Coronavirus Relief | Government Benefits\Help for COVID-19

There are a number of programs available to Americans to help assist them throughout the coronavirus (COVID-19) pandemic. 

Stimulus Checks & Financial Assistance

Stimulus checks for American families:
Stimulus checks to help ease the economic strain caused by the coronavirus (COVID-19) crisis will be sent to the vast majority of Americans in the coming days and weeks. Most Americans will not need to do anything in order to receive their checks while some will be required to update their information before getting a check. 

Federal tax-filing deadline extended:
The tax-filing deadline was extended to July 15, 2020 so if you owe the IRS money you can wait until then to file your taxes without penalty. Otherwise, do your taxes now so you get a refund sooner.

401k and IRA early withdraw penalty suspended:
People under 59 1/2 years old can temporarily withdraw up to $100,000 from their 401k retirement plan without a 10% penalty if they can show they have experienced financial hardship due to the coronavirus. If the amount withdrawn is paid back within three years then no taxes will owed on the amount borrowed from your account.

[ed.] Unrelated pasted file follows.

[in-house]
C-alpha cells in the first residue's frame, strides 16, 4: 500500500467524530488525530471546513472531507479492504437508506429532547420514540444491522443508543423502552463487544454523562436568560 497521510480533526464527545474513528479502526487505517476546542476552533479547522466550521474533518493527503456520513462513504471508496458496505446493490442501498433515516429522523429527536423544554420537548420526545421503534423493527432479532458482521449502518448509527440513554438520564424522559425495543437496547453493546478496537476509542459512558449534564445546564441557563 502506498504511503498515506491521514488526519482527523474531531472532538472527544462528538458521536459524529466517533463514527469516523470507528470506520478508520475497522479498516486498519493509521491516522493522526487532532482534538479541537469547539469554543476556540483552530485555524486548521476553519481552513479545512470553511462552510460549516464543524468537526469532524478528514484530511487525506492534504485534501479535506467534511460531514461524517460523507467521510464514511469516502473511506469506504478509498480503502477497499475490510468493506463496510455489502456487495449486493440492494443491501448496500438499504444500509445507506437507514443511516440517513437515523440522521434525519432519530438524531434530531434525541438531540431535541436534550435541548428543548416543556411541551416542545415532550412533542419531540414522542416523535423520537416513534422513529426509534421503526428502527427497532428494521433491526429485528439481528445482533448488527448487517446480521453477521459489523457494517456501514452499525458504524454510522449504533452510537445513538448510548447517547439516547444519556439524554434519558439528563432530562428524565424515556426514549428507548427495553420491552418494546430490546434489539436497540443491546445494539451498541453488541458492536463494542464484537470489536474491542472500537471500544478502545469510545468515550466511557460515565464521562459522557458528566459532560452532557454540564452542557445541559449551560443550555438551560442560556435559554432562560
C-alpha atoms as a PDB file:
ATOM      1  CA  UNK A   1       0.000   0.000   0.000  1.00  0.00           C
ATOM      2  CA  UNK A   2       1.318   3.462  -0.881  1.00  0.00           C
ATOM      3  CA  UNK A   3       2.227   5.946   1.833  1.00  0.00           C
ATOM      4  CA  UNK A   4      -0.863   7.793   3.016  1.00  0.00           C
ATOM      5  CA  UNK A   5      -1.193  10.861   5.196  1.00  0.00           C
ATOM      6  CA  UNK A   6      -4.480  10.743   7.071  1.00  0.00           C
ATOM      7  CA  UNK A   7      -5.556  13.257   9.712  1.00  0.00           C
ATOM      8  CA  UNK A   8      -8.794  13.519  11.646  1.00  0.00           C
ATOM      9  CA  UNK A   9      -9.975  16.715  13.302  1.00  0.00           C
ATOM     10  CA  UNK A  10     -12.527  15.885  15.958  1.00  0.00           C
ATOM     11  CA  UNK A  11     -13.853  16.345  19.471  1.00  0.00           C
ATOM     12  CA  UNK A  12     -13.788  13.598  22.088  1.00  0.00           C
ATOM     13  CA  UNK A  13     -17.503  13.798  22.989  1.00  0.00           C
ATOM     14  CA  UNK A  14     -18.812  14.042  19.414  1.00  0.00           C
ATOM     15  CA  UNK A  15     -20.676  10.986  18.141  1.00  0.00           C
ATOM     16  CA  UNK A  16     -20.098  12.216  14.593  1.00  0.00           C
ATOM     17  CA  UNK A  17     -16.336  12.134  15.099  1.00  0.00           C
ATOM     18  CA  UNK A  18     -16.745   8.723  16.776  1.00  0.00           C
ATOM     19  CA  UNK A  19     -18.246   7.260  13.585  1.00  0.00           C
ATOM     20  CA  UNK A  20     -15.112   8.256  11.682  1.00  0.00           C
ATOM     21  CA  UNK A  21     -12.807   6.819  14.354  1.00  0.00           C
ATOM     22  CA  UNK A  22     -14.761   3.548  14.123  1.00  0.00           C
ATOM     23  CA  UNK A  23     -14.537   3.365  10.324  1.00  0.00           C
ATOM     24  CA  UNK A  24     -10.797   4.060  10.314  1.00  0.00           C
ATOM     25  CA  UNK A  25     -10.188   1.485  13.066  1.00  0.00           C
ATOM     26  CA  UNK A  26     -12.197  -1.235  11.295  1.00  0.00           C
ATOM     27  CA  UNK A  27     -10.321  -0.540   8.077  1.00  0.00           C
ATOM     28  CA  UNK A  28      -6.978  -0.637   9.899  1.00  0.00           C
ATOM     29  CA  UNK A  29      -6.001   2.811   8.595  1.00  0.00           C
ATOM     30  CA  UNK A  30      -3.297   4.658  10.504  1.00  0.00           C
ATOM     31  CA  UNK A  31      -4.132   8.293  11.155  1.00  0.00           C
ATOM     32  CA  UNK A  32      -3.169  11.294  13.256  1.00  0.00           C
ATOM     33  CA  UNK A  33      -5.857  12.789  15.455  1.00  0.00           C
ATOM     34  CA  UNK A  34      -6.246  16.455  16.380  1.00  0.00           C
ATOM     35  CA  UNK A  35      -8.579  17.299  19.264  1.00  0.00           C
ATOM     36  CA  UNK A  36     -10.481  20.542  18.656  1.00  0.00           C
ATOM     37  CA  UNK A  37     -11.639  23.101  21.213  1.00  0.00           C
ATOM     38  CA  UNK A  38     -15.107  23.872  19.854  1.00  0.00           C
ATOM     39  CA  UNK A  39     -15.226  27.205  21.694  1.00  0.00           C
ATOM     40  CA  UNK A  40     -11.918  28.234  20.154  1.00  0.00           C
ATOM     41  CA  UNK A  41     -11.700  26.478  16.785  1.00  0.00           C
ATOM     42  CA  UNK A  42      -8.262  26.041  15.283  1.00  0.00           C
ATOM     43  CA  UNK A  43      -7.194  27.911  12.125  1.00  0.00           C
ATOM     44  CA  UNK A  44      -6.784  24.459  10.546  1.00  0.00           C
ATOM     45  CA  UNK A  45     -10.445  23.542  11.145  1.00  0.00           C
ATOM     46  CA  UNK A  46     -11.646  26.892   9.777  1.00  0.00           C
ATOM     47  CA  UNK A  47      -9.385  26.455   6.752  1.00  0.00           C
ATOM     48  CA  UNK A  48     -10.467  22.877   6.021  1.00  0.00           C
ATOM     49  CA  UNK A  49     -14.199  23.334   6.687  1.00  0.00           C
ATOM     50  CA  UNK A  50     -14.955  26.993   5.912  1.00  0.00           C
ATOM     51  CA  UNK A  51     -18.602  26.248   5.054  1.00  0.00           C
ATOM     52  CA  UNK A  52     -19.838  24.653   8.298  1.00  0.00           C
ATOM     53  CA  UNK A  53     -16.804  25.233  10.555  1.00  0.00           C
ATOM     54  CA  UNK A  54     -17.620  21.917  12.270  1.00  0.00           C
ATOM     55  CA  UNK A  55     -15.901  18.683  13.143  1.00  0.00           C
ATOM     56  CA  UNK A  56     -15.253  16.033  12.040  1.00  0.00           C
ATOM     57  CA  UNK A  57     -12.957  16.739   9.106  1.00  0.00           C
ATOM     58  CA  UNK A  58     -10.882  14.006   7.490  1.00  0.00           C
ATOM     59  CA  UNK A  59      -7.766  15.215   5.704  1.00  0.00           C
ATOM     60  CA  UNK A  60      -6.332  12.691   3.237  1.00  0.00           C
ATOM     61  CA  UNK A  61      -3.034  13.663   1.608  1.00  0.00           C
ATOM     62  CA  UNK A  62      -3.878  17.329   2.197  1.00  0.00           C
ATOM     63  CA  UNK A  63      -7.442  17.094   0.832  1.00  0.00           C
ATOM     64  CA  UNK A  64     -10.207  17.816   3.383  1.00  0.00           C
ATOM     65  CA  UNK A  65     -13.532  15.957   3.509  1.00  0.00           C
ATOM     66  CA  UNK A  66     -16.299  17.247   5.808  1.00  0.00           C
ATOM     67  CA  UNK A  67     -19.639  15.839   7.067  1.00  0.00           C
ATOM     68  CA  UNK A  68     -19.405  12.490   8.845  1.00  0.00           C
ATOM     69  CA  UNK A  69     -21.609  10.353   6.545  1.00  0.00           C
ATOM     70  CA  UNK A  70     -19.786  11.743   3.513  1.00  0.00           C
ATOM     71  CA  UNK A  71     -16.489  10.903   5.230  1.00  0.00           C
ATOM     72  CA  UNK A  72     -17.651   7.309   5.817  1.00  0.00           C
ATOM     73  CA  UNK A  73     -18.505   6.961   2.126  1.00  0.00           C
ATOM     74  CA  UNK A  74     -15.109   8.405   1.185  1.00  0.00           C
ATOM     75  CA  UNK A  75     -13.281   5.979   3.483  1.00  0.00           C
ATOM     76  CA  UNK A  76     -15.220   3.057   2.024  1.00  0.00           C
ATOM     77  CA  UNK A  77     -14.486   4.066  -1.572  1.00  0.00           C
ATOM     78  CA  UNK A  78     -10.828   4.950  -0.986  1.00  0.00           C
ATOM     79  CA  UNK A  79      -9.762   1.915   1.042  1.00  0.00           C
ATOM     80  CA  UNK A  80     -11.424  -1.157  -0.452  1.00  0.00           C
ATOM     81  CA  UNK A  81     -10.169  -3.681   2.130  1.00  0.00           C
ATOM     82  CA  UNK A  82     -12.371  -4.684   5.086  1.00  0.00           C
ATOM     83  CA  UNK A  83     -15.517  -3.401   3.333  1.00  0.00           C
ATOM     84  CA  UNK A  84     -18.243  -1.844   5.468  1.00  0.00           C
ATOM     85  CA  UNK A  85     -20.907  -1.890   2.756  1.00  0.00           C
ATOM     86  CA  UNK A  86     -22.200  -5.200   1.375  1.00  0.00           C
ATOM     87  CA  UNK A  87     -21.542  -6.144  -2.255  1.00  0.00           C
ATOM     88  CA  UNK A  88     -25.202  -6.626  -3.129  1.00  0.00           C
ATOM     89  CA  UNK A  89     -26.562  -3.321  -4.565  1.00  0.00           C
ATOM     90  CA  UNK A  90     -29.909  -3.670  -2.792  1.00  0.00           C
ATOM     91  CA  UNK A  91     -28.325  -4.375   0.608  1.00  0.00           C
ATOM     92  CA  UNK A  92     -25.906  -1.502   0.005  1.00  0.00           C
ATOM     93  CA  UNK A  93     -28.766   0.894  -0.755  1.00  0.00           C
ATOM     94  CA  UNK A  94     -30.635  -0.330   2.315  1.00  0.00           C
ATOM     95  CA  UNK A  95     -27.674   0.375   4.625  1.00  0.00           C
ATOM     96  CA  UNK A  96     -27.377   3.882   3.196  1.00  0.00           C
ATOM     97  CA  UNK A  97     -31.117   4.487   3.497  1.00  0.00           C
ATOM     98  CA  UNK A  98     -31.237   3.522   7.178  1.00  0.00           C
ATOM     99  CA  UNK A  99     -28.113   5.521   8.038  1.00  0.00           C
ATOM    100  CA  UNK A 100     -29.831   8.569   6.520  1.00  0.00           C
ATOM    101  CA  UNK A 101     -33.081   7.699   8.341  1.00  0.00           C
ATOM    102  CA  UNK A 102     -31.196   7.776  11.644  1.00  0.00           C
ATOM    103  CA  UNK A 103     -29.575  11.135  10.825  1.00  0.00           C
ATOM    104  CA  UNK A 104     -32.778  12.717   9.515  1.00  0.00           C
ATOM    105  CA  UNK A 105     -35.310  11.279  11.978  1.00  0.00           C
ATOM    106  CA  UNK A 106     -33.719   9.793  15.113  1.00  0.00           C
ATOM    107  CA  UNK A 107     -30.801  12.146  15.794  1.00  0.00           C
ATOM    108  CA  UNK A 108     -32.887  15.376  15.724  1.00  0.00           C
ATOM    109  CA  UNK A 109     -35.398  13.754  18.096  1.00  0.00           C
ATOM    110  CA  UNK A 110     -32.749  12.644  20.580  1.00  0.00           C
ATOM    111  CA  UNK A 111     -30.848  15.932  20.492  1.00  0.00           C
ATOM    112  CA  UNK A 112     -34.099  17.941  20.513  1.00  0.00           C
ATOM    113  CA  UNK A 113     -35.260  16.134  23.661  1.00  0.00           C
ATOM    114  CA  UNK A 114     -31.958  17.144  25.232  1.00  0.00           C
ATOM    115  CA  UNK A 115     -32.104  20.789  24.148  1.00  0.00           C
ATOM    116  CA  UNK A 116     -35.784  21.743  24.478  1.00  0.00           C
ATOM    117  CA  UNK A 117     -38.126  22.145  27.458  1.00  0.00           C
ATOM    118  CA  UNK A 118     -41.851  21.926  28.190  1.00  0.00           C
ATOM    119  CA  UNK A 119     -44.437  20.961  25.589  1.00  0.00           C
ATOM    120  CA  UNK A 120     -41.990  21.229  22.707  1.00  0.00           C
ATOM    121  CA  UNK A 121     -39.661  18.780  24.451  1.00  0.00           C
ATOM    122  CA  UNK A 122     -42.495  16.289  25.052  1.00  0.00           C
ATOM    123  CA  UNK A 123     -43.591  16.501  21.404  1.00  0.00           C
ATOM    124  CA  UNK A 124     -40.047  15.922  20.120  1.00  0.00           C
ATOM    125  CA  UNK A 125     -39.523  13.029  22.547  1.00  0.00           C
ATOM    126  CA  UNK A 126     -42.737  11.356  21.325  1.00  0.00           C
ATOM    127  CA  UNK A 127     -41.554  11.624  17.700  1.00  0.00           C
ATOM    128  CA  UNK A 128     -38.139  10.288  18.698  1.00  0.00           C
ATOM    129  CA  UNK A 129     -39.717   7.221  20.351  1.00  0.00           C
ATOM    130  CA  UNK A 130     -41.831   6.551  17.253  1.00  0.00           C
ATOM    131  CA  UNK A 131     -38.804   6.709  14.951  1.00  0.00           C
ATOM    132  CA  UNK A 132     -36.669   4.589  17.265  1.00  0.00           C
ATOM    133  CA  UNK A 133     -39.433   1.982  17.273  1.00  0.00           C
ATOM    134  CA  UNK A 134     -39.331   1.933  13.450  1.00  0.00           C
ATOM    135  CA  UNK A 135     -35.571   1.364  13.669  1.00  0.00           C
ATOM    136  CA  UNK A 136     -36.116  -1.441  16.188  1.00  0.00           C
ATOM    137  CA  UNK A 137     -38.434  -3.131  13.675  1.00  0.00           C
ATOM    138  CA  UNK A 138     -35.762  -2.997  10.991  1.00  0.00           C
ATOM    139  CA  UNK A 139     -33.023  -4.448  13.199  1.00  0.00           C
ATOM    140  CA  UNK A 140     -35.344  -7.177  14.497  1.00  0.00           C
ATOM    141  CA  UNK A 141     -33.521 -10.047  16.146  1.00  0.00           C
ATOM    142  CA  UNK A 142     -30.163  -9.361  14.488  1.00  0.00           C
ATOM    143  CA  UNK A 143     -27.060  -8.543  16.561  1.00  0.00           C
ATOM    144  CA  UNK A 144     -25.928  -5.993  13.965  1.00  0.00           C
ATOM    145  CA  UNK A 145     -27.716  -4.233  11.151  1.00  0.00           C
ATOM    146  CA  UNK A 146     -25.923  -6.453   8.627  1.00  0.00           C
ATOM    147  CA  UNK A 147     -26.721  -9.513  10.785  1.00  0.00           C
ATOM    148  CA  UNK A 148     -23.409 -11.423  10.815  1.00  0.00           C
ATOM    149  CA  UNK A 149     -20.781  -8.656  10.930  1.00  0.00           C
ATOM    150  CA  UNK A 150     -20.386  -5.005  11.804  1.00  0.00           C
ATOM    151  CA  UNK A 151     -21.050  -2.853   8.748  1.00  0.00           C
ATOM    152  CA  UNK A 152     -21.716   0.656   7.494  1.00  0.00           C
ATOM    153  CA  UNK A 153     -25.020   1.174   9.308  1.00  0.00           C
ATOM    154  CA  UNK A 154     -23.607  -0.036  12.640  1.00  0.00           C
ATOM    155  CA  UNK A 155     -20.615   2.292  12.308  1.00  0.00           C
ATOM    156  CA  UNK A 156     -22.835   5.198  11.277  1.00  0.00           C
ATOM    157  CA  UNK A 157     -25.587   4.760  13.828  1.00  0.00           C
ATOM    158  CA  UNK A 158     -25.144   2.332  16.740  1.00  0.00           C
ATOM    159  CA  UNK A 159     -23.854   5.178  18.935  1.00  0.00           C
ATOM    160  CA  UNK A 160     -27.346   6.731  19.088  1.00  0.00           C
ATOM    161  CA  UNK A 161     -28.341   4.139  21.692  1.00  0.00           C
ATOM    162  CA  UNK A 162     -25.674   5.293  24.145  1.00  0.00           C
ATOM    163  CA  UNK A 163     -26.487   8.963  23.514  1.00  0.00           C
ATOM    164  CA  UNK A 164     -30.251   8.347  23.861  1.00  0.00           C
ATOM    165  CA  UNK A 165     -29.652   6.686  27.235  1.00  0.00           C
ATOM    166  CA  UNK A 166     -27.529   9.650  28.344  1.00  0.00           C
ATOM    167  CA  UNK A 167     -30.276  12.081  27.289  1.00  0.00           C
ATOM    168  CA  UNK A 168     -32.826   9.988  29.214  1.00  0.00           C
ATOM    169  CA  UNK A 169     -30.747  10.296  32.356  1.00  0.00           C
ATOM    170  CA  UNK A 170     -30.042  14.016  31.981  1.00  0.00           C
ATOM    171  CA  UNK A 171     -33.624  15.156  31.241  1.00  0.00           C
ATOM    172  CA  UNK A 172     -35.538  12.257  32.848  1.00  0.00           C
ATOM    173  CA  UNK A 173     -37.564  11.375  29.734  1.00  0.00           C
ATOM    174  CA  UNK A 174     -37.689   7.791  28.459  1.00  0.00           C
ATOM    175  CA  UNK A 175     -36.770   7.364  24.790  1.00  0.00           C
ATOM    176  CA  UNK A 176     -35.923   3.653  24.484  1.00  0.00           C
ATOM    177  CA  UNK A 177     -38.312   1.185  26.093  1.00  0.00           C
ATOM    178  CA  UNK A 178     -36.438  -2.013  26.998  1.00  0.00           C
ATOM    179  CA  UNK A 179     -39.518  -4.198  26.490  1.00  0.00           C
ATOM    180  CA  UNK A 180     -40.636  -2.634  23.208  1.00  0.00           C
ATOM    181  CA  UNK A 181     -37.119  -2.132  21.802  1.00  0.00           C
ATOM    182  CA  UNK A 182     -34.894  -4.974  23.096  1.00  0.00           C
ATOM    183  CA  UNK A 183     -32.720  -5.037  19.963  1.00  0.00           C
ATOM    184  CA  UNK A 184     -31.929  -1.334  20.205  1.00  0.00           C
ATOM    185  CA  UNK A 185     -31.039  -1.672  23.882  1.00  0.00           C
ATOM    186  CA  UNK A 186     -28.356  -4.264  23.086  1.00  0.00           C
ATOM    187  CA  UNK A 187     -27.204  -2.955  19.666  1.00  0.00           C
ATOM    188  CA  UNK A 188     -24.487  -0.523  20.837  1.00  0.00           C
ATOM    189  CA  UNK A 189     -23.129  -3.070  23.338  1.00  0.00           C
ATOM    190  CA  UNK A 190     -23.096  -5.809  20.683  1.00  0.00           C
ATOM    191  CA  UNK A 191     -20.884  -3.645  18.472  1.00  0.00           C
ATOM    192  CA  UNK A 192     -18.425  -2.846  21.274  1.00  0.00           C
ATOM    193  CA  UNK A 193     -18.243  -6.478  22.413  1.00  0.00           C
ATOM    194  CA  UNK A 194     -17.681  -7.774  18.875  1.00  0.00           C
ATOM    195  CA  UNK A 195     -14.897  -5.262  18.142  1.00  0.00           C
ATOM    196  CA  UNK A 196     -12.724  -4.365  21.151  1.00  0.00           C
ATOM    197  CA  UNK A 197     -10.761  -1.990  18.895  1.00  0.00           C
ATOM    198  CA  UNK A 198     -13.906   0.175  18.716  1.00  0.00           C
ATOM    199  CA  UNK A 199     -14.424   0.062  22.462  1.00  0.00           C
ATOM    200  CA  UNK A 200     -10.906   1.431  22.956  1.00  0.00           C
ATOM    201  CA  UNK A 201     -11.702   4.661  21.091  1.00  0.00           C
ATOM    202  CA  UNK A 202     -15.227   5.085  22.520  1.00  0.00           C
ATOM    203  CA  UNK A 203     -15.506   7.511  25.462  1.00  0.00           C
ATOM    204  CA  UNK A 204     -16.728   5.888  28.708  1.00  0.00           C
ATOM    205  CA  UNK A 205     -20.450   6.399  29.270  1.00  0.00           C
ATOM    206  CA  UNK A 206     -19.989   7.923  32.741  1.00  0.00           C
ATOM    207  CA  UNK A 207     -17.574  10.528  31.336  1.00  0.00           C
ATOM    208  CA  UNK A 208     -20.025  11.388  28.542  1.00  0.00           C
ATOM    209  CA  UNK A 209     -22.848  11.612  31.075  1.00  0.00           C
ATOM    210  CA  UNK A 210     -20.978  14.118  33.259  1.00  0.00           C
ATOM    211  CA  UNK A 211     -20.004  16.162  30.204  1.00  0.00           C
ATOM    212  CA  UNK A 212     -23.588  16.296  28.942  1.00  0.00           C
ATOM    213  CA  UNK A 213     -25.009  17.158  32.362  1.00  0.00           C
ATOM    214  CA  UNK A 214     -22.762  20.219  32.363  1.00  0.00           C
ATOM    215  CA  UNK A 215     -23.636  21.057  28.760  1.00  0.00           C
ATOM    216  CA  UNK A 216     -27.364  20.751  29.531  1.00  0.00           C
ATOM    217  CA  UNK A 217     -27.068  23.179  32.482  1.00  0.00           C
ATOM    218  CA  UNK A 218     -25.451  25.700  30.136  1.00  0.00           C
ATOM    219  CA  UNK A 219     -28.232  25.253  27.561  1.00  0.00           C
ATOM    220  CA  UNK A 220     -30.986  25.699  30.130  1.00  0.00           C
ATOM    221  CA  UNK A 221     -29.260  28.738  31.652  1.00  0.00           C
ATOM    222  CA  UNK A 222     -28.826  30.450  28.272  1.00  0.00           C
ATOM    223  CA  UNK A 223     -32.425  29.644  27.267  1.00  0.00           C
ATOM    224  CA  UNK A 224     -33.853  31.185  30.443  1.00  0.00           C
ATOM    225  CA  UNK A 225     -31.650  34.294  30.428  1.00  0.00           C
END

Seniors 72 and older do not have to take a required minimum distribution from their retirement accounts for the remainder of 2020 with the exception of Roth IRAs.

Student loan payments and interest suspended:
Federal student loan and PLUS loan payments and interest have been automatically suspended for six months until September 30, 2020. Interest on loans will again start to accrue after the six-month freeze.

Borrowers currently in default will have no action taken against them, including garnishment of wages or tax refunds withheld, until further notice. 

Expanded Unemployment Assistance

There have been a number of emergency changes to unemployment insurance to help ease the burden of COVID-19 related layoffs and economic uncertainty. 

Additional $600/week unemployment benefit:
Every eligible person who qualifies for unemployment benefits will receive an additional $600 per week on top of whatever benefit they would normally receive. The additional $600 per week will be retroactive to claims filed starting March 29 and will end nationwide July 31.

So, for example, if an individual is supposed to receive the national average of $340/week in unemployment benefits they will now be receiving up to $940/week until July 31, 2020.

Additional thirteen weeks of unemployment insurance: